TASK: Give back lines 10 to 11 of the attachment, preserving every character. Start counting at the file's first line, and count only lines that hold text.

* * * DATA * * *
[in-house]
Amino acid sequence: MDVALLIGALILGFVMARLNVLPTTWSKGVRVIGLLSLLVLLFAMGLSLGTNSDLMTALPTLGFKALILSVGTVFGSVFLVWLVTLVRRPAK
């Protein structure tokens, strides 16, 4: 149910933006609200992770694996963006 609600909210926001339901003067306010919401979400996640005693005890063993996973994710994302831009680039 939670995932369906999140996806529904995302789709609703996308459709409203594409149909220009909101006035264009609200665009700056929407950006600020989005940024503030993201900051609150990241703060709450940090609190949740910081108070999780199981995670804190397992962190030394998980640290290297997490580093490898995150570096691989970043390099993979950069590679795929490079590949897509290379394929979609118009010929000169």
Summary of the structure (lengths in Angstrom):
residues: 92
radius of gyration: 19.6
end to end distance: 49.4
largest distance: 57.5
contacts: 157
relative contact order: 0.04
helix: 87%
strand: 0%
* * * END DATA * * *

relative contact order: 0.04
helix: 87%